Although Anthony Downs of the Brookings Institution planted the seeds of public choice theory with his 1950s work An Economic Theory of Democracy, the true parents of the school are James Buchanan (1919-present) and Gordon Tullock (1922-present). Their story began when Buchanan secured a five-year Volker grant to establish the Thomas Jefferson Center for Studies in Political Economy; his search for a post-doctoral fellow to work with the center ended with Tullock. By 1959, the pair had published The Calculus of Consent in which they analyzed "constitutional choice" and the problem of "nonmarket coordination" (Dorn 59). They then created the Center for the Study of Public Choice at the Virginia Polytechnic Institute in 1969, where the journal Papers in Non-Market Decision-Making became The Journal of Public Choice. Both men continued to publish and in 1982 the Center relocated to George Mason University in Fairfax, Virginia. In 1986, James Buchanan received the Nobel Prize in Economics for his work with public choice theory.

Public choice theory is an approach to analyzing public policy based on the acceptance of the motivation of self-interest and the understanding of politics as exchange. In short, the theorists assert that politicians, lobbyists, bureaucrats, and others involved in policymaking act with the same self-interest as private persons. If public servants do not act from selflessness and benevolence, privatization may be a more logical path to pursue than is first recognized. Even if a single policymaker wanted to act for the public good, public choice theory denies that a public interest exists apart from multiple individual interests. Another focus of the school is preventing the majority from limiting choice. The constitutional question becomes how to "channel individual self-interest so as to achieve social coordination" (Dorn 59). This is the same challenge faced by Madison in framing the United States Constitution, mirroring his decision to pit interest against interest to keep the government and the majority from infringing upon personal liberties. The link between the Madisonian model and public choice theory is strong, as David R. Henderson notes in 1987:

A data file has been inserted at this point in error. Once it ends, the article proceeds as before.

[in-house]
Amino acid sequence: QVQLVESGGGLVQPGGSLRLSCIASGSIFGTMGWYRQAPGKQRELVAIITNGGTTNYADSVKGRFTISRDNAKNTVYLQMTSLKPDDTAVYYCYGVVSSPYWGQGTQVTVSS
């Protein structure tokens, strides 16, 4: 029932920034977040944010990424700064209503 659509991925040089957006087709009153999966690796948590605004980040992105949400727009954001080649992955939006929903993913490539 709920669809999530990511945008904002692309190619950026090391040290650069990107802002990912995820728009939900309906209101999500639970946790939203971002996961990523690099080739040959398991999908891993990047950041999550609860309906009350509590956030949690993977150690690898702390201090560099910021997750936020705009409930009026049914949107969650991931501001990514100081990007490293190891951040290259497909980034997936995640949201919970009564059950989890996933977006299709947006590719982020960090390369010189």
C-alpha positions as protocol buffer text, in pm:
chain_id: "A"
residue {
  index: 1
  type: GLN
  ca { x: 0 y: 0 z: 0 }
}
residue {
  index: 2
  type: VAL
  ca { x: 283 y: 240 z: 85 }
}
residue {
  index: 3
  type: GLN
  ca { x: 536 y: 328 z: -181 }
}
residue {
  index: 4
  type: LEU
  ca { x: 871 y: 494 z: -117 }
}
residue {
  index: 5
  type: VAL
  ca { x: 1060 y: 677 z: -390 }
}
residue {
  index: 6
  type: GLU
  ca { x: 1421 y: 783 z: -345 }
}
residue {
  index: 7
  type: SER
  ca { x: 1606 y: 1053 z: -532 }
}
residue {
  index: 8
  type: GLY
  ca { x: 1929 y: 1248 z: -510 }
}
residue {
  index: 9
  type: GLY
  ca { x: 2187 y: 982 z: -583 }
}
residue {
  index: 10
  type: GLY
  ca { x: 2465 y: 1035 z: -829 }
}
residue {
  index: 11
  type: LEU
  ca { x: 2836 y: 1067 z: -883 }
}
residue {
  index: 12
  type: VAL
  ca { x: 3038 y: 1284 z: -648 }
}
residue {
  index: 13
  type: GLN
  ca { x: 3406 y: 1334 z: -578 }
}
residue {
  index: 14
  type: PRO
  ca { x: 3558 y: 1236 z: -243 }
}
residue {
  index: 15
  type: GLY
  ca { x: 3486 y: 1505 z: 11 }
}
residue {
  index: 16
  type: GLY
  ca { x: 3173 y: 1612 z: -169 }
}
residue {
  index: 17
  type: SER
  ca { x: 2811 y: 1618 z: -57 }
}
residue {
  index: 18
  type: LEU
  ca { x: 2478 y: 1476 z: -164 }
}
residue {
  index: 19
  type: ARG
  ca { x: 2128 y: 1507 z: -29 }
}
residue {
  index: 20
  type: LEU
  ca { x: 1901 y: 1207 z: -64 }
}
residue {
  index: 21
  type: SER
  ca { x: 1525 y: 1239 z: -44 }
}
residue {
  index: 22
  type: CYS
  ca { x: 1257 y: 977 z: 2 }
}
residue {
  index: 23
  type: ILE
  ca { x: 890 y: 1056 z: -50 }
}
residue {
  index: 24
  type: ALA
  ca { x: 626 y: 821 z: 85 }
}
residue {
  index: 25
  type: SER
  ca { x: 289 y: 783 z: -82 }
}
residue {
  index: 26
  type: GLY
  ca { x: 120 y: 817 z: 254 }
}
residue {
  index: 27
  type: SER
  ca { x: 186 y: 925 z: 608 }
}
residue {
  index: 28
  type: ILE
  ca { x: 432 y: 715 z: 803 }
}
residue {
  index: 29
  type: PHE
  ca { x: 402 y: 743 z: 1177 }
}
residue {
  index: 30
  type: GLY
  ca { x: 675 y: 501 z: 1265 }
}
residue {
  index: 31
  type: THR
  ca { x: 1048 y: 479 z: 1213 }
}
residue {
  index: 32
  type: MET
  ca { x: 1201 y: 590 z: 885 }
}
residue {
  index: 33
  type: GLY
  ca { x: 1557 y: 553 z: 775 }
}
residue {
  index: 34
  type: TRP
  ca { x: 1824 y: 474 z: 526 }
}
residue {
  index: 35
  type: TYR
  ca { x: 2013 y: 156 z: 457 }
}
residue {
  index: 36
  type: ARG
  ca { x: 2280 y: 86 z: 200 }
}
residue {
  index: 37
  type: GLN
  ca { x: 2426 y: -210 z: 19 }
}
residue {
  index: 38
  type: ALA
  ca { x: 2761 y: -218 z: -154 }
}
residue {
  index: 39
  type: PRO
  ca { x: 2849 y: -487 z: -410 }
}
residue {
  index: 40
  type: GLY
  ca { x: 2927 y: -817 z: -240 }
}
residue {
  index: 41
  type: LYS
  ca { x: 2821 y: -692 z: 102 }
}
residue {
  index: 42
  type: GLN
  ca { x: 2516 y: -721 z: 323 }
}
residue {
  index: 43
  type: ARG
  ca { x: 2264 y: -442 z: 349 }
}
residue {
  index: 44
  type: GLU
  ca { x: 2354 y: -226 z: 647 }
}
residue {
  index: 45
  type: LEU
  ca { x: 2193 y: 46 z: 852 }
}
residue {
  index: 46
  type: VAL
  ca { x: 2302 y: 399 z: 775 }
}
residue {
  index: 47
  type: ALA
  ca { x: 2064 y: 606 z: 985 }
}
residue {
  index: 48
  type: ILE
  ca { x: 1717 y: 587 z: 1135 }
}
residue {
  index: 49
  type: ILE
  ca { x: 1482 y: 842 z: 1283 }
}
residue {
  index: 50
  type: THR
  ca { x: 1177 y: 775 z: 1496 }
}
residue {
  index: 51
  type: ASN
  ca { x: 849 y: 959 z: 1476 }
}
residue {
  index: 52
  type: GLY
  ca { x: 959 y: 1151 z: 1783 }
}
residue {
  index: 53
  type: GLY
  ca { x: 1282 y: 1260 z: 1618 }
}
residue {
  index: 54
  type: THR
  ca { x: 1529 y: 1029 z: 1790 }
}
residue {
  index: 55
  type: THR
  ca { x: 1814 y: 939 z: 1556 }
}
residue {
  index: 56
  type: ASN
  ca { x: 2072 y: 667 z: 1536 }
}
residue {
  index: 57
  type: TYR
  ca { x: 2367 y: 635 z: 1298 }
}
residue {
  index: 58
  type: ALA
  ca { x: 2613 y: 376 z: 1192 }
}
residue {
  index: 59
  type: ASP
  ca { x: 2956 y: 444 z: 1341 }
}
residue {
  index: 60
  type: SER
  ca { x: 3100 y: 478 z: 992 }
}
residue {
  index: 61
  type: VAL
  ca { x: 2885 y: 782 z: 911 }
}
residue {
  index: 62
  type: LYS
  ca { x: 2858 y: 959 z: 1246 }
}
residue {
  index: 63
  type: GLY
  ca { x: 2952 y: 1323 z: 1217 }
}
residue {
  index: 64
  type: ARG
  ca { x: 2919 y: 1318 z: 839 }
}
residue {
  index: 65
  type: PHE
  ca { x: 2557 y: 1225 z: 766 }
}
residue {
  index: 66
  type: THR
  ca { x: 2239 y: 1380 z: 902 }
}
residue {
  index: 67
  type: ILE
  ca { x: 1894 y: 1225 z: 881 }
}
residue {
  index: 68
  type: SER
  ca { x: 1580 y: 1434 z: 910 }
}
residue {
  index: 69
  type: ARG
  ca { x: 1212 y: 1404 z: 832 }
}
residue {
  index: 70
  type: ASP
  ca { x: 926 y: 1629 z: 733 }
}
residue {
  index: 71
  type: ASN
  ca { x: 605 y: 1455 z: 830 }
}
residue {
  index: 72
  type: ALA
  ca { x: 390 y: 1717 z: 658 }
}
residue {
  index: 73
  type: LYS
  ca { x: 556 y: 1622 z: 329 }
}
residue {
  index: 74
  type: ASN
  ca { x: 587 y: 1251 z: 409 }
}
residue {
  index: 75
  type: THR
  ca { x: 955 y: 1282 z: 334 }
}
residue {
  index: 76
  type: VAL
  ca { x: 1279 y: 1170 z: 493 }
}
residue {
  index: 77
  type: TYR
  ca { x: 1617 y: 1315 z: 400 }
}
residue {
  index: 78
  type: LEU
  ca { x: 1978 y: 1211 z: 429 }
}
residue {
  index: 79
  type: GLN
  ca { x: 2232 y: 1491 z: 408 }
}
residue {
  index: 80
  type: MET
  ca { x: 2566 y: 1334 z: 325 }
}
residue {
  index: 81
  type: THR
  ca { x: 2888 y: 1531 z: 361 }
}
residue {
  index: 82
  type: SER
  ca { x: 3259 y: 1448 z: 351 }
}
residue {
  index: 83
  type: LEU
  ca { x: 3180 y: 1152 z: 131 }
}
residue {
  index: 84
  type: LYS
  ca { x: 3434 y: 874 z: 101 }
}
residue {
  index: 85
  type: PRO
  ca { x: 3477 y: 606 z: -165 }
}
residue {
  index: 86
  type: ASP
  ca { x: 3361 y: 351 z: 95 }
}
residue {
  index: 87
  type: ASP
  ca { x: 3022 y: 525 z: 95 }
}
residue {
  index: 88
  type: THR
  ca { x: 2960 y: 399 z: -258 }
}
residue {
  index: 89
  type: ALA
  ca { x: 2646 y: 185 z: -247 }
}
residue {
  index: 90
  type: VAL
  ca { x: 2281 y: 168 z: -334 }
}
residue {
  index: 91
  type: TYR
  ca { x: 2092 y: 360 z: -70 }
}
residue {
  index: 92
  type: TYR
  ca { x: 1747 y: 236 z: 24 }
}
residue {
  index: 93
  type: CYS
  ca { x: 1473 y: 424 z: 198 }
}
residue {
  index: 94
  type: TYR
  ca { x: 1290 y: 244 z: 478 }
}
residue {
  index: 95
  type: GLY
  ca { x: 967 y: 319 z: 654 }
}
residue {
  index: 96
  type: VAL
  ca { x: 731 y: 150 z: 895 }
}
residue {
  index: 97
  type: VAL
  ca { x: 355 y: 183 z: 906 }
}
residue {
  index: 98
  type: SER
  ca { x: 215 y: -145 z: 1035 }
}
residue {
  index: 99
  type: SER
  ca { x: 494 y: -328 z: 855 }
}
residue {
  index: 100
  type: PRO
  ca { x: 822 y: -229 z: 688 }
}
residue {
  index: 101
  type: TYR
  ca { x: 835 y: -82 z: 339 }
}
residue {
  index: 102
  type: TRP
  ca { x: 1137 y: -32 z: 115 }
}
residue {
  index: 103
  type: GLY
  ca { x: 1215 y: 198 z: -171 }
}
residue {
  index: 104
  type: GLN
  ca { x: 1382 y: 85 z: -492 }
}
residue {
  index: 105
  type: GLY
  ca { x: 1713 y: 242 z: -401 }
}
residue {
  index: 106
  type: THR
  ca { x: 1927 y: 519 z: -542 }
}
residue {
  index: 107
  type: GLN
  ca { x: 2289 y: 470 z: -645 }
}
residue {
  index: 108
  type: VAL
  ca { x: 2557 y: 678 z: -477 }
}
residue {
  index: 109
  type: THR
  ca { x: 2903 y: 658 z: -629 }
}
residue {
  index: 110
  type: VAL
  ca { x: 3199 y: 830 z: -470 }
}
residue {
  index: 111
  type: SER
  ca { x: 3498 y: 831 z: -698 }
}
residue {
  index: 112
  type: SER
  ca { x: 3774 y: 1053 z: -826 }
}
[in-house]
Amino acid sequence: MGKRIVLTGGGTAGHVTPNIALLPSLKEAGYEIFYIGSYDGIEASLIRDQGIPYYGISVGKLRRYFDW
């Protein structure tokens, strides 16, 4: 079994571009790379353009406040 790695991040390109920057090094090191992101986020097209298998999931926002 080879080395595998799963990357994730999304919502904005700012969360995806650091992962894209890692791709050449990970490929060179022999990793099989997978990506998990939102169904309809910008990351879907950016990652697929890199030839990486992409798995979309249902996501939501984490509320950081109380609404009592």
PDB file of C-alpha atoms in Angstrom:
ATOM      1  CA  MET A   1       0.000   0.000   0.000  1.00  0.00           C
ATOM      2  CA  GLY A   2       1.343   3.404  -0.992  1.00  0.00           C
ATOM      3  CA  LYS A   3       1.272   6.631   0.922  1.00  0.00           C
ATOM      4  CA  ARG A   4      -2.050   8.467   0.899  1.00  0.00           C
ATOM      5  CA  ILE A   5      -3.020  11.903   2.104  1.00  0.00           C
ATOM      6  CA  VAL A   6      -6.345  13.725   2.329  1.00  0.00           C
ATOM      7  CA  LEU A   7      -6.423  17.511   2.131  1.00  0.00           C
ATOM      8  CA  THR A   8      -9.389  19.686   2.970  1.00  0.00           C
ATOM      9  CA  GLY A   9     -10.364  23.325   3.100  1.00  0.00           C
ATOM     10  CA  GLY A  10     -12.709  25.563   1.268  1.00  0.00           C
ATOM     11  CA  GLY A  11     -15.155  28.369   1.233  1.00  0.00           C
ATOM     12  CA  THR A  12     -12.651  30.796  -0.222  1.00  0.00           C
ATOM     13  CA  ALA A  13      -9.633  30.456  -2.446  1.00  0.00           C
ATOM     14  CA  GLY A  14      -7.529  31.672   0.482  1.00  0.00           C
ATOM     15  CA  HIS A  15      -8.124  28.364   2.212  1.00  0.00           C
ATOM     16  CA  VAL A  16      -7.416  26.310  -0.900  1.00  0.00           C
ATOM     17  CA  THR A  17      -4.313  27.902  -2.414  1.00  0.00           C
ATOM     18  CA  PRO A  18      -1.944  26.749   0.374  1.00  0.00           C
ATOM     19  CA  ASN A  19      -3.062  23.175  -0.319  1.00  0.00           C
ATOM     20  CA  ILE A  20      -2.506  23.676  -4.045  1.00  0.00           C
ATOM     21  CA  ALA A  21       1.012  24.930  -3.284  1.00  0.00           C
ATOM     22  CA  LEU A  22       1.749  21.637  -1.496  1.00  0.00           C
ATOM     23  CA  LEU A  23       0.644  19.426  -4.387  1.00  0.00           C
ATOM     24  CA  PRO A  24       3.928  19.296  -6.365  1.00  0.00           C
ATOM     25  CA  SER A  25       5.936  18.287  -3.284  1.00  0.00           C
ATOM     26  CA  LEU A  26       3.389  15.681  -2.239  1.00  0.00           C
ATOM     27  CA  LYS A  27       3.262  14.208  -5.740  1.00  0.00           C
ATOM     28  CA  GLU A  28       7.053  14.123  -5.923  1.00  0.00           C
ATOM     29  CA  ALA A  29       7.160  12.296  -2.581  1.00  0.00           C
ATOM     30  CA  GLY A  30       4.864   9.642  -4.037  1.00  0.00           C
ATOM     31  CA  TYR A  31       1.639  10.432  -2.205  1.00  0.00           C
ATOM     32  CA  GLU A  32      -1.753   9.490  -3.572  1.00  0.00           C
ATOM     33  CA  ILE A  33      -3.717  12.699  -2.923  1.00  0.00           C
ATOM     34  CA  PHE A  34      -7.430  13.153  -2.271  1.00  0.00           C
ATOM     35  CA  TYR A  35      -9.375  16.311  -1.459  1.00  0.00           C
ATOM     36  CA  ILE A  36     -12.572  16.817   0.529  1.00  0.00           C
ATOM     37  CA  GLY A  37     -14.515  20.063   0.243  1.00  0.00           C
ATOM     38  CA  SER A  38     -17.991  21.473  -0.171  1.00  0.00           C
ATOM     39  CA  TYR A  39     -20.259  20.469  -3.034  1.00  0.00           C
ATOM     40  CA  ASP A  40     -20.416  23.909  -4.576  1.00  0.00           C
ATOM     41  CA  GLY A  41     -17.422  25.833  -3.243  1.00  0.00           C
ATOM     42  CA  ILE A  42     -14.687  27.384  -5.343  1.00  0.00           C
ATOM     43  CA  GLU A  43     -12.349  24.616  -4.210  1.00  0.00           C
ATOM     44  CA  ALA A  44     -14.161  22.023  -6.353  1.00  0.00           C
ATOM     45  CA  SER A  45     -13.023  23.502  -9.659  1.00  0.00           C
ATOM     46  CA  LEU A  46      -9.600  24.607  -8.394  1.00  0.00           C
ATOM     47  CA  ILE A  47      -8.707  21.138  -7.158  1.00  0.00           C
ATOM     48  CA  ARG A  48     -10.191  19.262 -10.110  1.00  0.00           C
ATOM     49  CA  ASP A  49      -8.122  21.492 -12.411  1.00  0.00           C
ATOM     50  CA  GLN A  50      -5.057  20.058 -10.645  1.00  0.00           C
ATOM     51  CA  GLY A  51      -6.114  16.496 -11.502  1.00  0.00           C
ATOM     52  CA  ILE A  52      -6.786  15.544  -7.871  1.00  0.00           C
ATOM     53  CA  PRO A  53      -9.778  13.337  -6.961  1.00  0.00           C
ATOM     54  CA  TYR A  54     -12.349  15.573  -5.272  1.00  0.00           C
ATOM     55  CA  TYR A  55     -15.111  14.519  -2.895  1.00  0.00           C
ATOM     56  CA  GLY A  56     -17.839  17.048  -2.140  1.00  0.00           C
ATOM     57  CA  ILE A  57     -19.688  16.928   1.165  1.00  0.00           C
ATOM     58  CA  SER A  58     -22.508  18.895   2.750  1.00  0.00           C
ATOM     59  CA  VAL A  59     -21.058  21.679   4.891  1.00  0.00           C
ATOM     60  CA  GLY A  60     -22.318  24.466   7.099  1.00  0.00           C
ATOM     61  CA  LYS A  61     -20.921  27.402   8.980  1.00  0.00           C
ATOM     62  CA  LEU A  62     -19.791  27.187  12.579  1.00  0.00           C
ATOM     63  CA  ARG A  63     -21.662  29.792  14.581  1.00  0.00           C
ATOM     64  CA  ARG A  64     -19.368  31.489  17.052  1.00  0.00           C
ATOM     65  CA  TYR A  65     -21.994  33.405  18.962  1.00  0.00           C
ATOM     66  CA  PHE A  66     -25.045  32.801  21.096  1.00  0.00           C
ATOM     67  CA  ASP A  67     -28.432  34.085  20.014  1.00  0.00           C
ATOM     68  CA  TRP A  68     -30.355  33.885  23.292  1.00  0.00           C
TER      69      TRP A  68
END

...the authors [Buchanan and Tullock]... defend a constitutional democracy with checks and balances, much like the one we started within this country. Their book [Calculus] is really a modern day version of The Federalist Papers, informed by a much more sophisticated knowledge of economics (40).
Today the school continues to grow, branching into new areas of public policy, adapting the classical liberal values of personal choice and individual responsibility to new problems. For example, one of the most recent areas in which the school has applied economic tools to political issues is free market environmentalism.